Changes in hand/foot temperature are a reflection of blood flow – a measure of the stress response. For example, while talking about an upsetting incident involving your parents, an employer/employee, or friend your temperature may drop 5_ to 20_. In contrast, when recalling a minor misunderstanding your temperature may only drop one degree. And yet, when you recall the warm sun on a recent vacation, your temperature may increase a full 10 %.

What is most surprising is how quickly the changes occur. People often comment, “I never had any idea that a little finger could show so much!”

The basic rule for interpreting temperature change is simple, Warmer hands/feet indicate Relaxation while Colder hands/feet reflect Activation or Tension. When the body’s fight/ flight system is activated the muscles tense, heart rate and the vital organs speed up. As a result, blood flow is shunted from the extremities and directed to the vital organs to facilitate the increased level of arousal. As a result, changes of 5, 10 or 15% can occur within just a few minutes.

Every process that goes on inside our bodies requires energy – specifically, metabolic energy. When the body does not have enough energy to function properly, each component of the body will malfunction in its own unique way. For example, if the brain has too little energy, thought processes such as memory and focus become impaired. The body needs energy to keep itself warm – a low body temperature, therefore, usually accompanies low metabolic energy.

Dr. David Jernigan says, “Much emphasis in conventional medicine is usually placed upon feverish conditions; however, a low body temperature can be a much more sinister condition. Where a fever can be viewed as an active developmental and corrective process of the healthy body, a low body temperature can never be viewed as a normal or healthy condition, nor is it a mechanism for a learning or developmental process in the body. The colder a body becomes, the slower the electrical oscillatory rate and therefore the thicker, more viscous, or syrupy the body fluids become. The more viscous the fluids become the more difficult it is for the body to push the fluids through the body. The lymph fluids that are normally supposed to bathe the outsides of all of your cells become progressively stagnant as it is too thick to move efficiently.”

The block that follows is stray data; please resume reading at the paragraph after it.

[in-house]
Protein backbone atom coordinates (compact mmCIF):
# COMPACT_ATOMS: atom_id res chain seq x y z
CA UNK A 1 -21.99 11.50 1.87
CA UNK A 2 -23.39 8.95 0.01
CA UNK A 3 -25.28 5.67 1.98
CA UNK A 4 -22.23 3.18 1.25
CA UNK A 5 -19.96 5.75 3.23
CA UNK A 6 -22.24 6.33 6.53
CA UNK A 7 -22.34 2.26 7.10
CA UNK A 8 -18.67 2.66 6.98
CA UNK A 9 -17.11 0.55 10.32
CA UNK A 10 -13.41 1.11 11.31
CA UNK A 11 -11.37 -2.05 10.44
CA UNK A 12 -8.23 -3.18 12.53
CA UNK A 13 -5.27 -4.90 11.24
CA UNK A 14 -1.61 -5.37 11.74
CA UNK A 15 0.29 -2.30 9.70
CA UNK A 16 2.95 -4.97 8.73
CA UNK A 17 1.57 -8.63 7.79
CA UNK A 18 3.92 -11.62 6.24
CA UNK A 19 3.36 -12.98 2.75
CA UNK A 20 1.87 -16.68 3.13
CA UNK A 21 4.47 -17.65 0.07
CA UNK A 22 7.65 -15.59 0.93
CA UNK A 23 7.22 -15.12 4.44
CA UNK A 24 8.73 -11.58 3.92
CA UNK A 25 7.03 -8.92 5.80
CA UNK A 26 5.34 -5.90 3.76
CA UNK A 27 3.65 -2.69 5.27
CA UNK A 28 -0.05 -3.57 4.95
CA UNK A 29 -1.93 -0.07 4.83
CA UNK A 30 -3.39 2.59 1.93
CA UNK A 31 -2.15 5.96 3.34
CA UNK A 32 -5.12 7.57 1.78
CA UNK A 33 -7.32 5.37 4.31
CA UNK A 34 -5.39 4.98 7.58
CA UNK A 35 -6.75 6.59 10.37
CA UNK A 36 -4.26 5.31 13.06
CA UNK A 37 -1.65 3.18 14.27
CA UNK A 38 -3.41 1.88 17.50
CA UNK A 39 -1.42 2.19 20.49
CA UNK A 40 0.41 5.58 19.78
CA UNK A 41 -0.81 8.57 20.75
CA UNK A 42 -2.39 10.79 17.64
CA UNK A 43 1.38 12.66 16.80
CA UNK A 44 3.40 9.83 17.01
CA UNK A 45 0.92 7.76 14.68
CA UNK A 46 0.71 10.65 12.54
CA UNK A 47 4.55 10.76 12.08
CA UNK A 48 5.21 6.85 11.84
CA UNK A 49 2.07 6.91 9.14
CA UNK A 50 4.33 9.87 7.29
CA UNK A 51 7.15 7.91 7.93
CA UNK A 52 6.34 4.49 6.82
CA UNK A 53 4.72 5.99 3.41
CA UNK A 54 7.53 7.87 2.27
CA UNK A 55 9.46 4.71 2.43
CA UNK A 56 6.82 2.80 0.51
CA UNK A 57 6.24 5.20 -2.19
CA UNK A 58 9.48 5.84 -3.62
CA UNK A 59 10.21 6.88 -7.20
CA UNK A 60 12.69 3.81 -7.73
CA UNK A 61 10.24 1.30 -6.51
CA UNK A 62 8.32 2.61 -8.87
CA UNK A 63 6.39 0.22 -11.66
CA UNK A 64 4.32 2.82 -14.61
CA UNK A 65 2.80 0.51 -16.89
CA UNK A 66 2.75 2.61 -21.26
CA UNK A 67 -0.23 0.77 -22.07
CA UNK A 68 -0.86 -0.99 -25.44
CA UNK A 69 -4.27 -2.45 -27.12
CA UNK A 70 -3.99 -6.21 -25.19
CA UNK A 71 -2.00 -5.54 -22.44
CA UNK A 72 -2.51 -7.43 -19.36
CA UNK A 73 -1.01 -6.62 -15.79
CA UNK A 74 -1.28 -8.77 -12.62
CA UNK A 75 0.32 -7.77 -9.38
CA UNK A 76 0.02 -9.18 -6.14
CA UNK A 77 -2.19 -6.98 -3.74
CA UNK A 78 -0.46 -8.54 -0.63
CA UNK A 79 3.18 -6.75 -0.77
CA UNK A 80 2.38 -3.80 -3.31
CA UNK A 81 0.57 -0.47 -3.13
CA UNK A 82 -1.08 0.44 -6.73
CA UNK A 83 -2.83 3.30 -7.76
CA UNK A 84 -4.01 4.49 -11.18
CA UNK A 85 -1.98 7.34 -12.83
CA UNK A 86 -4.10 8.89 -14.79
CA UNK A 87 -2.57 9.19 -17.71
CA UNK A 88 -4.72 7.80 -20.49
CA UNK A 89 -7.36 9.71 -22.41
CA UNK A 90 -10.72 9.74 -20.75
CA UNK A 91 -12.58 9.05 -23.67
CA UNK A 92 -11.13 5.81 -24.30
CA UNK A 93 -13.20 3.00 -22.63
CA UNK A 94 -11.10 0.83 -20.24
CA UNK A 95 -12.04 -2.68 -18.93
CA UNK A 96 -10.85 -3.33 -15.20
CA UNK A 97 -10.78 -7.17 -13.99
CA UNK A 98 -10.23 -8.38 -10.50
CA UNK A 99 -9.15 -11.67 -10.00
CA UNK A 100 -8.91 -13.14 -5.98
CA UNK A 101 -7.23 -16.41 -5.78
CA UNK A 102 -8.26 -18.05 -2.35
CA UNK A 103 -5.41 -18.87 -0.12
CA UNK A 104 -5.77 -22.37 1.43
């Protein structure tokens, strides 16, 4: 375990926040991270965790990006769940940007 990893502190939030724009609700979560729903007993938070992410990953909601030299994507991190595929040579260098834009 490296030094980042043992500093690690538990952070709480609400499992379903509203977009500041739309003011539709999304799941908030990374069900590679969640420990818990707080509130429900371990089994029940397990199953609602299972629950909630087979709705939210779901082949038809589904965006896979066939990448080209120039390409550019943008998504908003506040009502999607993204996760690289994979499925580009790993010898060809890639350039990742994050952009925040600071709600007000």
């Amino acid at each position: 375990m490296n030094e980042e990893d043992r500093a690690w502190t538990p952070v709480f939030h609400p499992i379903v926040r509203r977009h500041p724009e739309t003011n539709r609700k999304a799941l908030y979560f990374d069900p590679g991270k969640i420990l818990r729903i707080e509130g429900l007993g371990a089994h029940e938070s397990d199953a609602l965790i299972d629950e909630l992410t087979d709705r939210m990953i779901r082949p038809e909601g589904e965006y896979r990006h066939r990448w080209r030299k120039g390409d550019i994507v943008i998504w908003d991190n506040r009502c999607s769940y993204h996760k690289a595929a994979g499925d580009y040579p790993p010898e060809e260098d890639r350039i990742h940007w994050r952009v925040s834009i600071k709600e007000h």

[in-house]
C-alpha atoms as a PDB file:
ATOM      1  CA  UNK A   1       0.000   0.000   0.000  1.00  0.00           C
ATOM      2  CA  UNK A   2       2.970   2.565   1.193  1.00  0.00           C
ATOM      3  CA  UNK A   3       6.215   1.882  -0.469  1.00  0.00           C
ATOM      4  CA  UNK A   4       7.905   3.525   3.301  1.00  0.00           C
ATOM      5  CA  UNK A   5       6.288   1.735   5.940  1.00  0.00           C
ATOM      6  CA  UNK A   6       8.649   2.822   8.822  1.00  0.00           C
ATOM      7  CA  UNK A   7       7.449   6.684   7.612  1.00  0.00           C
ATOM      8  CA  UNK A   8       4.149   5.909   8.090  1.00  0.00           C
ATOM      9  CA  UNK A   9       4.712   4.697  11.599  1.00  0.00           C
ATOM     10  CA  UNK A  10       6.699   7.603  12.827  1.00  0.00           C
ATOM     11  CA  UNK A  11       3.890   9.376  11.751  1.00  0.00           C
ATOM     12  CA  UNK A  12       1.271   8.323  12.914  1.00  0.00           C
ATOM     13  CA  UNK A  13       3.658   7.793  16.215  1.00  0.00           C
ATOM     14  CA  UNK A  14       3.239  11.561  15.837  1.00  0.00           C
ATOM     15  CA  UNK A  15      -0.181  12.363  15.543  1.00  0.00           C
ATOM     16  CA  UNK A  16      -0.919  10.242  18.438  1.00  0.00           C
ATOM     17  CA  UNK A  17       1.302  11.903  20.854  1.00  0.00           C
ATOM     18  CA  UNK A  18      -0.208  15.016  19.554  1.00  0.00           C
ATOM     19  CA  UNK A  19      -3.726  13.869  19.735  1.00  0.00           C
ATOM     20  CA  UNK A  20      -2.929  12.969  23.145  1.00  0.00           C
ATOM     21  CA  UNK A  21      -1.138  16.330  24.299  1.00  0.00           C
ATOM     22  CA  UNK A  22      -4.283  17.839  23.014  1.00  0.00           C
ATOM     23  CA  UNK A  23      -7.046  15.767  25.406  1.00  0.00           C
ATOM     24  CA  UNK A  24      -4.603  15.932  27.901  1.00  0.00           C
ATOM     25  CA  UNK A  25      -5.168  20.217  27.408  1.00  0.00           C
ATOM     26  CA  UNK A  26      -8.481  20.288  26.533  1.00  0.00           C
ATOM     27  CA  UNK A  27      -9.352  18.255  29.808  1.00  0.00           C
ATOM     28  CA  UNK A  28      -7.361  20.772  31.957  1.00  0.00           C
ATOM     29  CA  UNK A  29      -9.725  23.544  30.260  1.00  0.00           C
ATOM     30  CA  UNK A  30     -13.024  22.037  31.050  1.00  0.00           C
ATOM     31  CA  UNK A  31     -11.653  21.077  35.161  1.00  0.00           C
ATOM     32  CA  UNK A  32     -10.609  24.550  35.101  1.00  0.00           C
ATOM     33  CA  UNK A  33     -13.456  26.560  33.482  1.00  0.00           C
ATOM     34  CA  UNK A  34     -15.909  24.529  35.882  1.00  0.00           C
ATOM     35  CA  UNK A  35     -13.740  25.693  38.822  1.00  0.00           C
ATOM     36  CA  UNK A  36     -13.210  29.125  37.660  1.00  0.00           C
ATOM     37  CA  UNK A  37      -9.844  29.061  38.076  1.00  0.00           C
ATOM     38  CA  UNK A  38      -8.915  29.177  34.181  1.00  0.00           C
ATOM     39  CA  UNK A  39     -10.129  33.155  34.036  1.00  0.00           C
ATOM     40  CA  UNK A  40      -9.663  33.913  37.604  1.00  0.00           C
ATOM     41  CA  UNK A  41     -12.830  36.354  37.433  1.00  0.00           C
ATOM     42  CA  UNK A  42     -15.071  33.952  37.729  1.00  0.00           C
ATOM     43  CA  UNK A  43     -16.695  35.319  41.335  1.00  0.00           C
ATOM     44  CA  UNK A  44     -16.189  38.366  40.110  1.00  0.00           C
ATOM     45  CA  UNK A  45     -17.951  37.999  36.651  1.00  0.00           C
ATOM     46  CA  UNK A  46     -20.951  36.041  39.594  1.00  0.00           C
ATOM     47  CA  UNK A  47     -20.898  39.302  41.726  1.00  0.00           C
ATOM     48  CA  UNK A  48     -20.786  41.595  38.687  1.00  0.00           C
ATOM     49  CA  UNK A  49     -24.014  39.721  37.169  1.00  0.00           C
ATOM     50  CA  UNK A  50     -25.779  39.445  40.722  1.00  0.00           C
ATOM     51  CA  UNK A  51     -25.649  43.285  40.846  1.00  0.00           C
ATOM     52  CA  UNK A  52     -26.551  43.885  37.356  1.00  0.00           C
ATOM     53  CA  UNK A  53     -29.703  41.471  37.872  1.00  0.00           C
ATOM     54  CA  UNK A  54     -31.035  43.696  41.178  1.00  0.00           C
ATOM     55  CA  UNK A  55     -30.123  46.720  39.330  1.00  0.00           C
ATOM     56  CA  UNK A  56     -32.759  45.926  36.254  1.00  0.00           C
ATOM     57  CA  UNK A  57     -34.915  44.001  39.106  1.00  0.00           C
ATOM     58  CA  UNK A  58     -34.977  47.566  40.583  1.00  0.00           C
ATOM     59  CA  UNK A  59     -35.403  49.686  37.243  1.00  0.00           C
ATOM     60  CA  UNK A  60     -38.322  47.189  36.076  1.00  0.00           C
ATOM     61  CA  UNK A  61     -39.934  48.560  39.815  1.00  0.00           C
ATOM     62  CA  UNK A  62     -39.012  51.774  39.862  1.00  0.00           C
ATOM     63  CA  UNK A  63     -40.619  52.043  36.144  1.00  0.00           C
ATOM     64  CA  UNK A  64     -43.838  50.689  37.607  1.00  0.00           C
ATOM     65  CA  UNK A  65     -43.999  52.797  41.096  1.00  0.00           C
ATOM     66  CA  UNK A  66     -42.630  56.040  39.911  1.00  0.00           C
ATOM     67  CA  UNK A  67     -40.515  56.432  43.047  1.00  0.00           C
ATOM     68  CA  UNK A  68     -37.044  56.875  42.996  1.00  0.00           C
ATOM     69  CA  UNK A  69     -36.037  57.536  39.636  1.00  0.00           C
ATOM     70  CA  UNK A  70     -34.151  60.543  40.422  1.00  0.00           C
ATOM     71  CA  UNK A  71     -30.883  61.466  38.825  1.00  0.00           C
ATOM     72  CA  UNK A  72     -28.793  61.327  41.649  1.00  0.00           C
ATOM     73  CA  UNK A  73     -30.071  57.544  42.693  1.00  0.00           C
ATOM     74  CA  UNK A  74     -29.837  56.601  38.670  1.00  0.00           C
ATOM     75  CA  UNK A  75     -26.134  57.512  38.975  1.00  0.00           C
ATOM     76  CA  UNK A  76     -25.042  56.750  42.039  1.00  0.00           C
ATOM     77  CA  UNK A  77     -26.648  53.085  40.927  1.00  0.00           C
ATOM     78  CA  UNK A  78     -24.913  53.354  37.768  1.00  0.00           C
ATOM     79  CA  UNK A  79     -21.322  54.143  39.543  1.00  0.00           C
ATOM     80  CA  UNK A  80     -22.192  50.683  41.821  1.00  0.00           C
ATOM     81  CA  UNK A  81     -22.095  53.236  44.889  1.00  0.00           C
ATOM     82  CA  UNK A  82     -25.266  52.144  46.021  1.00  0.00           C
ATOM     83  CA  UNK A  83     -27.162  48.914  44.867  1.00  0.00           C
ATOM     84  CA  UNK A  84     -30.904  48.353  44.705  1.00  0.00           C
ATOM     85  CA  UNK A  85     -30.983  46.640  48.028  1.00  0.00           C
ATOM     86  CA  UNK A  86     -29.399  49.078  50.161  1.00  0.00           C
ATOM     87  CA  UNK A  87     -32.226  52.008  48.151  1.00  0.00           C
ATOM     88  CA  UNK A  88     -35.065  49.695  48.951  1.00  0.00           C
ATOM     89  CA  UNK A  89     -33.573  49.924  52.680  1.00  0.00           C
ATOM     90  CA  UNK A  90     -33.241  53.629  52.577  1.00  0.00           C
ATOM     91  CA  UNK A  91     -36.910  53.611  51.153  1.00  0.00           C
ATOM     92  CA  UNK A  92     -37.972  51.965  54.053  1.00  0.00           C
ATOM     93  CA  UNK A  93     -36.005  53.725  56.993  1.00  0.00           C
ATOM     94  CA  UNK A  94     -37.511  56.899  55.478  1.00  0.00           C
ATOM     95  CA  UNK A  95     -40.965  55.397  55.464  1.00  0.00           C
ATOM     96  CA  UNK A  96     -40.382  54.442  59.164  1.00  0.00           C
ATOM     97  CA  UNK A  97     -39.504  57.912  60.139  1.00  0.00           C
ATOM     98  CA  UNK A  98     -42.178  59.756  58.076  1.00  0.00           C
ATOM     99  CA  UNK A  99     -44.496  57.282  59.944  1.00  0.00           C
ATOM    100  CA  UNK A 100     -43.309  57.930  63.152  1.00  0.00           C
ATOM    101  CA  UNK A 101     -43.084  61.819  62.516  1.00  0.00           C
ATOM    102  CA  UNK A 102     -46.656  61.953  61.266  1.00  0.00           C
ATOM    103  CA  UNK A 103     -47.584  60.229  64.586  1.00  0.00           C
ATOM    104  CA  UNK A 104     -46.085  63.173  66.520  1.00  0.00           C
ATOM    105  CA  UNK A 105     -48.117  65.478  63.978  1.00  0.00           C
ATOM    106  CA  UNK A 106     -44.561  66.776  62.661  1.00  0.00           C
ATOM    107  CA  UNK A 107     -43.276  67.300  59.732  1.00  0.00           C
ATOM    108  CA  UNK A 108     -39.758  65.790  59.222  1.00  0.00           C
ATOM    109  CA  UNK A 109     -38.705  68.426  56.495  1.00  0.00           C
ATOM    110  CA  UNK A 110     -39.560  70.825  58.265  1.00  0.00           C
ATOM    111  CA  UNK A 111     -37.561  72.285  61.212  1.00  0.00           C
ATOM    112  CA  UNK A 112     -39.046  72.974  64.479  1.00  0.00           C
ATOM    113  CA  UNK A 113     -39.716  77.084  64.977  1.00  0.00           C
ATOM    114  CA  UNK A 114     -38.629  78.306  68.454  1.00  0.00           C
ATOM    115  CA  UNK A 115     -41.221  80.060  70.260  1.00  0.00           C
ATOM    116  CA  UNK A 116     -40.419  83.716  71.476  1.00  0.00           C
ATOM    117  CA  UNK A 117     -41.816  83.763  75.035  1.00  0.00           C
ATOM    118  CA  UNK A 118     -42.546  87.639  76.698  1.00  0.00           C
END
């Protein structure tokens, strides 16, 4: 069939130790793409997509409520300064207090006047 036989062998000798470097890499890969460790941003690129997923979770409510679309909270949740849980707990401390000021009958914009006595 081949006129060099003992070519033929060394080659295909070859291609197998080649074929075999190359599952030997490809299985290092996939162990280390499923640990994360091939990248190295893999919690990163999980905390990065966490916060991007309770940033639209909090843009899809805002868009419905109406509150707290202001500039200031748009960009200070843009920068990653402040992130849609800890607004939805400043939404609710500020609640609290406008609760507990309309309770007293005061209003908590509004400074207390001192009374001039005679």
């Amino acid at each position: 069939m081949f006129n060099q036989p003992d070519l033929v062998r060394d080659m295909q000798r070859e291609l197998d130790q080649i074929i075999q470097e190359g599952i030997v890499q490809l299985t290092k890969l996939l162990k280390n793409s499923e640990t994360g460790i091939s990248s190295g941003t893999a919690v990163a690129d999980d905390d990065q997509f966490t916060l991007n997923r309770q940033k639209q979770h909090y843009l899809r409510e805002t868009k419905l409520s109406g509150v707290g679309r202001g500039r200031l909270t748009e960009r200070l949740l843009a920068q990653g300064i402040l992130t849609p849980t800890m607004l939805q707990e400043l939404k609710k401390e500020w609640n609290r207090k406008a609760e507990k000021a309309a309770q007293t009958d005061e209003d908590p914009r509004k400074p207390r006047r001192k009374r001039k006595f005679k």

“A low body temperature creates a happy home for viruses and chronic infections, and is a sign of degeneration and gradual cellular death. The problem with a low core temperature is that no effective immune response can be mounted therefore no fever is generated and infections go undetected. The sickest person is one who gets the same infections but never miss a day of work because there is no response by their immunes system, so they have a false sense of wellness as healthier individuals go through healthy fevers and immune responses that may cause them to miss work. Low body temperature is the plague of the 21st century. People with low body temperature have a weak reaction to even the most ideal medicines and therapies,” continues Jernigan.

(Enlarge Slide)

http://www.medscape.org/viewarticle/510528_3

What causes low metabolic energy? The most common cause is poor thyroid and/or adrenal function. Another very common cause is hormonal imbalance – especially low progesterone or estrogen dominance in women or low testosterone in men.